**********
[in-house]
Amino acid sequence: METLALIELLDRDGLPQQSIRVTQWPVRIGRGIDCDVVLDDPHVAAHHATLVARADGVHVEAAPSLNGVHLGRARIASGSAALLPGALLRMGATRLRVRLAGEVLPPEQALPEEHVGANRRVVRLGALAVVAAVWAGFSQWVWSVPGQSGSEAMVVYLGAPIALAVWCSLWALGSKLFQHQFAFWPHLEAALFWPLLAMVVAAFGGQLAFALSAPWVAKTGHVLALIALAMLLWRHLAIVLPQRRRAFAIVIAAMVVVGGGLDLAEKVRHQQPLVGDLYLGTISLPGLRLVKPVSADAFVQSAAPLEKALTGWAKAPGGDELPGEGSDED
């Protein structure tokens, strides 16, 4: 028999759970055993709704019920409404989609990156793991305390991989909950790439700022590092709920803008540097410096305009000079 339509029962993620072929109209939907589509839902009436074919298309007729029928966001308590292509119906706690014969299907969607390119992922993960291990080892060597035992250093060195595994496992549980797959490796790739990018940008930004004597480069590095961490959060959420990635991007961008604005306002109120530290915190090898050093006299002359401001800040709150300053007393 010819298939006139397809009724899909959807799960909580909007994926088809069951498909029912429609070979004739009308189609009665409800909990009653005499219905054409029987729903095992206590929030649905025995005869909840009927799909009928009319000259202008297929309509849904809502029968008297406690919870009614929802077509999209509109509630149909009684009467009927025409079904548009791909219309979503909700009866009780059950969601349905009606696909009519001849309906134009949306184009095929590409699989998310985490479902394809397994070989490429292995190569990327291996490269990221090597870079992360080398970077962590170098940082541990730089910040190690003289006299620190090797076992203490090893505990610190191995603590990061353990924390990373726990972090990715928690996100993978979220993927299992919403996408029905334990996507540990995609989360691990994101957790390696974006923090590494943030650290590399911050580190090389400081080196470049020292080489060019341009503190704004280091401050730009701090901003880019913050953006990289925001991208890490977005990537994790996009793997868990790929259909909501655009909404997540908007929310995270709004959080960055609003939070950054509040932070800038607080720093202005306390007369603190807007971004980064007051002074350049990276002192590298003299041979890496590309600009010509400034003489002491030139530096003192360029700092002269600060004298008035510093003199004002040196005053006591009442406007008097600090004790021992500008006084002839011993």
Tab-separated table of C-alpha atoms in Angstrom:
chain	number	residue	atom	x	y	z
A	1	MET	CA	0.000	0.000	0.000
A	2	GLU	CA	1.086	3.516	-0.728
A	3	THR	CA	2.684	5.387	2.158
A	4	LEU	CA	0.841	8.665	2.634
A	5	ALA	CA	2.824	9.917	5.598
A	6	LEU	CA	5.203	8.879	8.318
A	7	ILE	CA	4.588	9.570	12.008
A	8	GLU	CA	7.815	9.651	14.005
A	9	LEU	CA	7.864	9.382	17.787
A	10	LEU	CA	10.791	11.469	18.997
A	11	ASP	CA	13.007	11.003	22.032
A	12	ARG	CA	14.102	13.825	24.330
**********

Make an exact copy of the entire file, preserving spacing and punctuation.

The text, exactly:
[in-house]
Amino acid sequence: METLALIELLDRDGLPQQSIRVTQWPVRIGRGIDCDVVLDDPHVAAHHATLVARADGVHVEAAPSLNGVHLGRARIASGSAALLPGALLRMGATRLRVRLAGEVLPPEQALPEEHVGANRRVVRLGALAVVAAVWAGFSQWVWSVPGQSGSEAMVVYLGAPIALAVWCSLWALGSKLFQHQFAFWPHLEAALFWPLLAMVVAAFGGQLAFALSAPWVAKTGHVLALIALAMLLWRHLAIVLPQRRRAFAIVIAAMVVVGGGLDLAEKVRHQQPLVGDLYLGTISLPGLRLVKPVSADAFVQSAAPLEKALTGWAKAPGGDELPGEGSDED
């Protein structure tokens, strides 16, 4: 028999759970055993709704019920409404989609990156793991305390991989909950790439700022590092709920803008540097410096305009000079 339509029962993620072929109209939907589509839902009436074919298309007729029928966001308590292509119906706690014969299907969607390119992922993960291990080892060597035992250093060195595994496992549980797959490796790739990018940008930004004597480069590095961490959060959420990635991007961008604005306002109120530290915190090898050093006299002359401001800040709150300053007393 010819298939006139397809009724899909959807799960909580909007994926088809069951498909029912429609070979004739009308189609009665409800909990009653005499219905054409029987729903095992206590929030649905025995005869909840009927799909009928009319000259202008297929309509849904809502029968008297406690919870009614929802077509999209509109509630149909009684009467009927025409079904548009791909219309979503909700009866009780059950969601349905009606696909009519001849309906134009949306184009095929590409699989998310985490479902394809397994070989490429292995190569990327291996490269990221090597870079992360080398970077962590170098940082541990730089910040190690003289006299620190090797076992203490090893505990610190191995603590990061353990924390990373726990972090990715928690996100993978979220993927299992919403996408029905334990996507540990995609989360691990994101957790390696974006923090590494943030650290590399911050580190090389400081080196470049020292080489060019341009503190704004280091401050730009701090901003880019913050953006990289925001991208890490977005990537994790996009793997868990790929259909909501655009909404997540908007929310995270709004959080960055609003939070950054509040932070800038607080720093202005306390007369603190807007971004980064007051002074350049990276002192590298003299041979890496590309600009010509400034003489002491030139530096003192360029700092002269600060004298008035510093003199004002040196005053006591009442406007008097600090004790021992500008006084002839011993």
Tab-separated table of C-alpha atoms in Angstrom:
chain	number	residue	atom	x	y	z
A	1	MET	CA	0.000	0.000	0.000
A	2	GLU	CA	1.086	3.516	-0.728
A	3	THR	CA	2.684	5.387	2.158
A	4	LEU	CA	0.841	8.665	2.634
A	5	ALA	CA	2.824	9.917	5.598
A	6	LEU	CA	5.203	8.879	8.318
A	7	ILE	CA	4.588	9.570	12.008
A	8	GLU	CA	7.815	9.651	14.005
A	9	LEU	CA	7.864	9.382	17.787
A	10	LEU	CA	10.791	11.469	18.997
A	11	ASP	CA	13.007	11.003	22.032
A	12	ARG	CA	14.102	13.825	24.330